(Los Angeles, California) – America is embroiled in a battle against a crime that has reached epidemic proportions. Identity theft is the fastest-growing crime in the nation and has topped the Federal Trade Commission’s list of top consumer fraud complaints for five consecutive years. More than 3,600 Massachusetts citizens were victimized in 2003 alone and the recent high-volume identity thefts from ChoicePoint and LexisNexis have created, in the eyes of many officials, an immediate national security risk.
The National Notary Association is taking action by hosting Identity Theft Prevention Notary Symposiums in cities across the nation. America’s 4.6 million Notaries detect and deter fraud every day as they notarize documents used to buy or sell a home, refinance a mortgage, grant powers of attorney and perform hundreds of other sensitive transactions.
The Massachusetts Registry of Motor Vehicles now issues newly-enhanced driver’s licenses and identification cards, which are some of the most technologically advanced and tamper-resistant licenses available. As the most common form of identification used in notarizations in the state, these new licenses will pose new procedural challenges to Notaries, making the Massachusetts symposiums all the more critical.
“A license with all of these security features is just the first step toward a more secure tomorrow,” said Kimberly Hinden, the Registrar of Motor Vehicles. “Working with notaries to explain the enhanced features of our new license is essential to keeping the process of secure identification intact."
Director Beth Lindstrom of the Massachusetts Office of Consumer Affairs and Business Regulation will join the NNA at the Boston symposium on April 1 to discuss her office’s efforts to urge consumers to protect themselves from identity theft, including renewing driver’s licenses with randomly assigned numbers instead of using social security numbers.
“These important educational symposiums will give Notaries the tools they need to fight the battle against identity theft,” commented Director Lindstrom. “Notaries protect identity and property rights and are an irreplaceable safeguard for the public interest. In light of ever-increasing forms and occurrences of identity theft, it is critical that Notaries be equipped with the knowledge to detect fraud and prevent identity theft,” Lindstrom added.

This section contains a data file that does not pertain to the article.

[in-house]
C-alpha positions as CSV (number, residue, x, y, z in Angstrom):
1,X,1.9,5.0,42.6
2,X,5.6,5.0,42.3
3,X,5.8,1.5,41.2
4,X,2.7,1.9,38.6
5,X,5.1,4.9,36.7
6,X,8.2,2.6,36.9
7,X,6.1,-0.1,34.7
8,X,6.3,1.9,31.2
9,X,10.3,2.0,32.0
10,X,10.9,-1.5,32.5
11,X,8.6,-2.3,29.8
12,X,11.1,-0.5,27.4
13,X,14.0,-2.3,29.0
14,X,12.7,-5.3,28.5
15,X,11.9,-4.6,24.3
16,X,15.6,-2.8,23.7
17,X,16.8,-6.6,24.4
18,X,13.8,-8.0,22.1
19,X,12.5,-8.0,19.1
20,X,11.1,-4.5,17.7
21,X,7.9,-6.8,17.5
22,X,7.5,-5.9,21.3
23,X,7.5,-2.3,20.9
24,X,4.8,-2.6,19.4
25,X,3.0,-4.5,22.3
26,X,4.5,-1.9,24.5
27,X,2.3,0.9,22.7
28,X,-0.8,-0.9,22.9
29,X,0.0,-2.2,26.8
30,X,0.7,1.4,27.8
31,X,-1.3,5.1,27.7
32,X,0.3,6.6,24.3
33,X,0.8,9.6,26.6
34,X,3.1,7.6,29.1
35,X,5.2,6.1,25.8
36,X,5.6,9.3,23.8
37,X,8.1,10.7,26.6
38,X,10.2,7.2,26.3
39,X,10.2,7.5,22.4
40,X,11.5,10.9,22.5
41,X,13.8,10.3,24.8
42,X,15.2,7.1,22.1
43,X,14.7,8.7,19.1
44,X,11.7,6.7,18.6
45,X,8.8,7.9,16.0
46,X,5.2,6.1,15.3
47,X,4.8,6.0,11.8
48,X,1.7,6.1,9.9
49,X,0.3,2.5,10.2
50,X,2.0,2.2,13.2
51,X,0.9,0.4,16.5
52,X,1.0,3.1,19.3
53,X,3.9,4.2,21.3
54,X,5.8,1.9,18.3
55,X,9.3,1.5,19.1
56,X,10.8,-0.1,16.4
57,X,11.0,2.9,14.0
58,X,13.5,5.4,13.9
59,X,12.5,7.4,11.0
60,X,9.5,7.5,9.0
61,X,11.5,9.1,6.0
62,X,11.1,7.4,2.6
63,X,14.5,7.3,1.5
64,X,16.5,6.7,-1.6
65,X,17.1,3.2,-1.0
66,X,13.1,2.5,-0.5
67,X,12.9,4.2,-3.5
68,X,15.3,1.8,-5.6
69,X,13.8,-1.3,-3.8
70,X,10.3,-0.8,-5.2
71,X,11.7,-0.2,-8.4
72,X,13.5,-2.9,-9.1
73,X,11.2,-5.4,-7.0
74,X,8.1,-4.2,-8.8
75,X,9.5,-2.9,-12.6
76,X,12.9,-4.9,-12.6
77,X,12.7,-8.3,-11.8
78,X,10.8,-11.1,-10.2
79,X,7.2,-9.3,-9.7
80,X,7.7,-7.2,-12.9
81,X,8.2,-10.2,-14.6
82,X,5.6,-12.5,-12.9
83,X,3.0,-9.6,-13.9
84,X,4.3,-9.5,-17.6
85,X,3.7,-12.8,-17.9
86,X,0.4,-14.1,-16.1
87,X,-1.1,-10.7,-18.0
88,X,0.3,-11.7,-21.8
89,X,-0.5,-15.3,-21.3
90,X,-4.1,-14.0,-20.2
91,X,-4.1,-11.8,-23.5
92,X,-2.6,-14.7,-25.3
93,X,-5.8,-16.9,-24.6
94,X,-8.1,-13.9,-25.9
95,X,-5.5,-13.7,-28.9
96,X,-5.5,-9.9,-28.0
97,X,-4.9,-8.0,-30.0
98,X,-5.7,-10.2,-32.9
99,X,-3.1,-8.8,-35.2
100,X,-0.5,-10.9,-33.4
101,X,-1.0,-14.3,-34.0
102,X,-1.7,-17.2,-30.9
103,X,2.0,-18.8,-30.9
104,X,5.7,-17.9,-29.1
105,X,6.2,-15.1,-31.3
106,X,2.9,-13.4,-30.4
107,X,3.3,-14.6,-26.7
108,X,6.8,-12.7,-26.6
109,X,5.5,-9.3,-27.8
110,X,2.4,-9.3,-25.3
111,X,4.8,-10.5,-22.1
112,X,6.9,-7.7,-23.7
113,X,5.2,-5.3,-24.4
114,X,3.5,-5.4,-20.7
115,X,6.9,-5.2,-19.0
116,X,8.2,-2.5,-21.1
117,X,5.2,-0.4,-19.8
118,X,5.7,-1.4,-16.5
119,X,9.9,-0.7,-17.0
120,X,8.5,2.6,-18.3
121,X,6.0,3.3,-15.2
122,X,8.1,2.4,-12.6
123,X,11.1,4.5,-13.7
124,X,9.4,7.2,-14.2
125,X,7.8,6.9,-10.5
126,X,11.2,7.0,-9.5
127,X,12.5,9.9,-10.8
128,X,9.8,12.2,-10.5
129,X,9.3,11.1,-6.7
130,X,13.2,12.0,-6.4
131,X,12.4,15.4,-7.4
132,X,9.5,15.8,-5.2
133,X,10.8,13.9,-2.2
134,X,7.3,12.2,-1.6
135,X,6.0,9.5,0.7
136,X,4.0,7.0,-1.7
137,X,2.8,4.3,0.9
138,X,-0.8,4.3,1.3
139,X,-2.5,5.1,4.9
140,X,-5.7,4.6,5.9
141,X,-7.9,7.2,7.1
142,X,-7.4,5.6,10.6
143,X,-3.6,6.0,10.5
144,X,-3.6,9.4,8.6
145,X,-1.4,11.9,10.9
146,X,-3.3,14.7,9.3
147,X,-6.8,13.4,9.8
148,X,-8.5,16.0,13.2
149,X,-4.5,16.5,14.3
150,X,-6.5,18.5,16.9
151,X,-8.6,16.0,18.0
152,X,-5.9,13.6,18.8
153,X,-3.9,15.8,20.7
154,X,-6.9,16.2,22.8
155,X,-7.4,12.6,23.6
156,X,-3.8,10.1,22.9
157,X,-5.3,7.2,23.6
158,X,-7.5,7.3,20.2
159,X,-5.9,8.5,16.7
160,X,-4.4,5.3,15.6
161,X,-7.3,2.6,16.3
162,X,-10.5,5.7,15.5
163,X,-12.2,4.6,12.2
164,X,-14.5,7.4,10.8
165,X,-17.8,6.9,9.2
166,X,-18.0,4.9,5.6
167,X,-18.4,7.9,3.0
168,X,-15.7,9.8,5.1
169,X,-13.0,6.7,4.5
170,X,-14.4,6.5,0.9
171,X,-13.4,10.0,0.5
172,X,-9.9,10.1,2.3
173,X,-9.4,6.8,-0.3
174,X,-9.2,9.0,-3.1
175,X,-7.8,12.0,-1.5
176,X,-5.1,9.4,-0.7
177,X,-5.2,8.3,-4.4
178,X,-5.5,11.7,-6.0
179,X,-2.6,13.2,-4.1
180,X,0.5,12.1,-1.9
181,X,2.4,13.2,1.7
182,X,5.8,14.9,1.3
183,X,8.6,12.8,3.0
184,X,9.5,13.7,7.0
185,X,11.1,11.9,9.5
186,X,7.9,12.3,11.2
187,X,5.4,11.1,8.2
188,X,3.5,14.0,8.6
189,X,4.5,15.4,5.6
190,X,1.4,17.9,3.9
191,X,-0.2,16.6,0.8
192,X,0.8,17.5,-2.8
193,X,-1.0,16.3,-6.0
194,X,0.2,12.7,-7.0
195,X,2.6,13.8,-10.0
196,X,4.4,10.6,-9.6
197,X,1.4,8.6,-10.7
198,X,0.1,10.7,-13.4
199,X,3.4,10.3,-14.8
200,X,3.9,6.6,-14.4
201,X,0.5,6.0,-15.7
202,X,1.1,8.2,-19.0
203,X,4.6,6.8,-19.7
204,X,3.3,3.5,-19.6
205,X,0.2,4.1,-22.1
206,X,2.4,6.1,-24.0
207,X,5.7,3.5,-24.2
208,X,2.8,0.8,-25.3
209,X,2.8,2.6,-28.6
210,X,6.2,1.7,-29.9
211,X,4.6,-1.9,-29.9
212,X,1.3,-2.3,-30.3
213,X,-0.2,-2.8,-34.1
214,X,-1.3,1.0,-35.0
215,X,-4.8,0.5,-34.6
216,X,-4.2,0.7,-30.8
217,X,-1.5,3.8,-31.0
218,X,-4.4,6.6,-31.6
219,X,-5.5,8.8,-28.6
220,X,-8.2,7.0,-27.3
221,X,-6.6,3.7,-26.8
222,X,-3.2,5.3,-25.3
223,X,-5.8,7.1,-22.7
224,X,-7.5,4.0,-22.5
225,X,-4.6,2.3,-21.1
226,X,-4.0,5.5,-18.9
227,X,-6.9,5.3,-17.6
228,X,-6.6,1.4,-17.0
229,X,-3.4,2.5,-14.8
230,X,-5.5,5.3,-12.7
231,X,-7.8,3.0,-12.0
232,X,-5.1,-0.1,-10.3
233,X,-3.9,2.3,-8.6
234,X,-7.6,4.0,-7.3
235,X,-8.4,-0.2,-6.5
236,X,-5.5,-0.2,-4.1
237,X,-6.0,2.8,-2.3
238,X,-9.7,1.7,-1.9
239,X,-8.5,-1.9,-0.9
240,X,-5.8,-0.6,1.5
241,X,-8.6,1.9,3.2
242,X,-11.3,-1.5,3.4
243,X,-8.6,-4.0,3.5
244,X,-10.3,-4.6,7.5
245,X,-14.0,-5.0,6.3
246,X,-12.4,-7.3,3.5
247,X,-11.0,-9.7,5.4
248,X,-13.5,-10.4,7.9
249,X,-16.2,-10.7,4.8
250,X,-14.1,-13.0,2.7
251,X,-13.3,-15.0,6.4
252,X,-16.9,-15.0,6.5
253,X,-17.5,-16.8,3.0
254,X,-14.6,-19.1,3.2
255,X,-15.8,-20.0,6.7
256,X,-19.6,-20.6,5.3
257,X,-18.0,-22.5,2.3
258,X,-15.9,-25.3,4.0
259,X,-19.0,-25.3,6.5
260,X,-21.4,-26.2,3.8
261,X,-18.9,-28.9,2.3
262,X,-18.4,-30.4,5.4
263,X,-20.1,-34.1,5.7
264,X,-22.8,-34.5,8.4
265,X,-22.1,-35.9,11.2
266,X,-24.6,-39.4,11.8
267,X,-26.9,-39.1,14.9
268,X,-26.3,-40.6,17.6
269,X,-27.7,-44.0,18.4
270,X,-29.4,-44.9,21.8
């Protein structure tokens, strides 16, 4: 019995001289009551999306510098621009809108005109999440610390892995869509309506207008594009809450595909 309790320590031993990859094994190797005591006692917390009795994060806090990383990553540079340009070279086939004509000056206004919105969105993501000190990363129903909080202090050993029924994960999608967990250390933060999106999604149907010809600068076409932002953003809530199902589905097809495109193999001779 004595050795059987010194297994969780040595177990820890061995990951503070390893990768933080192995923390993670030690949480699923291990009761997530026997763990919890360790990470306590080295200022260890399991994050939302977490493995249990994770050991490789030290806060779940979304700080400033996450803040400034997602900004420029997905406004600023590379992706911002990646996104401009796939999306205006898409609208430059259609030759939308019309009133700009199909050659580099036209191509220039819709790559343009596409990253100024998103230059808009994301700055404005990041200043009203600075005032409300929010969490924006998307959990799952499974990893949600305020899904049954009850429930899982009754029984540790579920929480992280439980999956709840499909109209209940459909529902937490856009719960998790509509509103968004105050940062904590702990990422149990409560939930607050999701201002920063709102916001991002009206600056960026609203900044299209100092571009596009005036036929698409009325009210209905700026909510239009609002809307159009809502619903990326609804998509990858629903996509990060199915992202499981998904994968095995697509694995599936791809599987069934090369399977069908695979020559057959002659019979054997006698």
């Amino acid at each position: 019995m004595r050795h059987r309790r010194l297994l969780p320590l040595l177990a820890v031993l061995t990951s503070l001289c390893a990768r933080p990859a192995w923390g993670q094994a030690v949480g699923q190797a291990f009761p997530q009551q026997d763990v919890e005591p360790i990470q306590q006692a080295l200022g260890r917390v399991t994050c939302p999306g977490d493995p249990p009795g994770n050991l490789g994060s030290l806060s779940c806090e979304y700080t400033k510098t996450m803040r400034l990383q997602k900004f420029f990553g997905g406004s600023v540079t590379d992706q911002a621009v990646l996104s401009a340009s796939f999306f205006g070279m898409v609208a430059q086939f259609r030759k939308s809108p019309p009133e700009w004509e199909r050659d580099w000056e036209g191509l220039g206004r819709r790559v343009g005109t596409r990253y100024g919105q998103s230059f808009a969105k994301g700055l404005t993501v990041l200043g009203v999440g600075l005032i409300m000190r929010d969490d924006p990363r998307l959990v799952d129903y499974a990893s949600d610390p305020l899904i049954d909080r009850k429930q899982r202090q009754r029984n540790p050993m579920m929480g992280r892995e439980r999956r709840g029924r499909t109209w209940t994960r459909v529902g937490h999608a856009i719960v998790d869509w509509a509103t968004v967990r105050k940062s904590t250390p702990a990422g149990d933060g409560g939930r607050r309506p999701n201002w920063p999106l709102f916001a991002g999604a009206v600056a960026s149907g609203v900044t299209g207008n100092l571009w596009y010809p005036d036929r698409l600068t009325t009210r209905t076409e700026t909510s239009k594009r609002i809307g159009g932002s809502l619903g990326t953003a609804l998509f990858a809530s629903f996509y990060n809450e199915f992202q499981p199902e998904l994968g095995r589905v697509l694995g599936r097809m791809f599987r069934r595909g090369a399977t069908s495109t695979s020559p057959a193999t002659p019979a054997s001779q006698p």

About the Identity Theft Symposiums
Many Notaries Public from across the Commonwealth of Massachusetts will convene at one of four locations (Springfield, Worcester, Cambridge and Boston from March 29 – April 1 respectively) to learn techniques to recognize the authenticity of the new driver’s licenses, detect forged signatures, prevent identification and signature fraud, handle suspicious signers and apply the science of fingerprinting as an effective, law enforcement-approved fraud deterrent. The NNA will conduct similar symposiums in Florida, Minnesota, Missouri and Pennsylvania throughout the year.
About the NNA
The National Notary Association has been the nation's professional Notary organization since 1957 and is committed to the development of Notaries throughout the United States by providing education, support and legislative advocacy. Understanding the need for greater awareness of the essential role each Notary Public plays, the NNA is dedicated to educating lawmakers, businesses, state officials and the general public on the Notary's expanding role in fraud prevention and Homeland Security issues.
The Federal Bureau of Investigation recently collaborated with the NNA to educate FBI field agents on the role of the Notary in deterring and detecting fraud & identity crimes.
For more info on the NNA and the ID Theft Symposiums, visit www.NationalNotary.org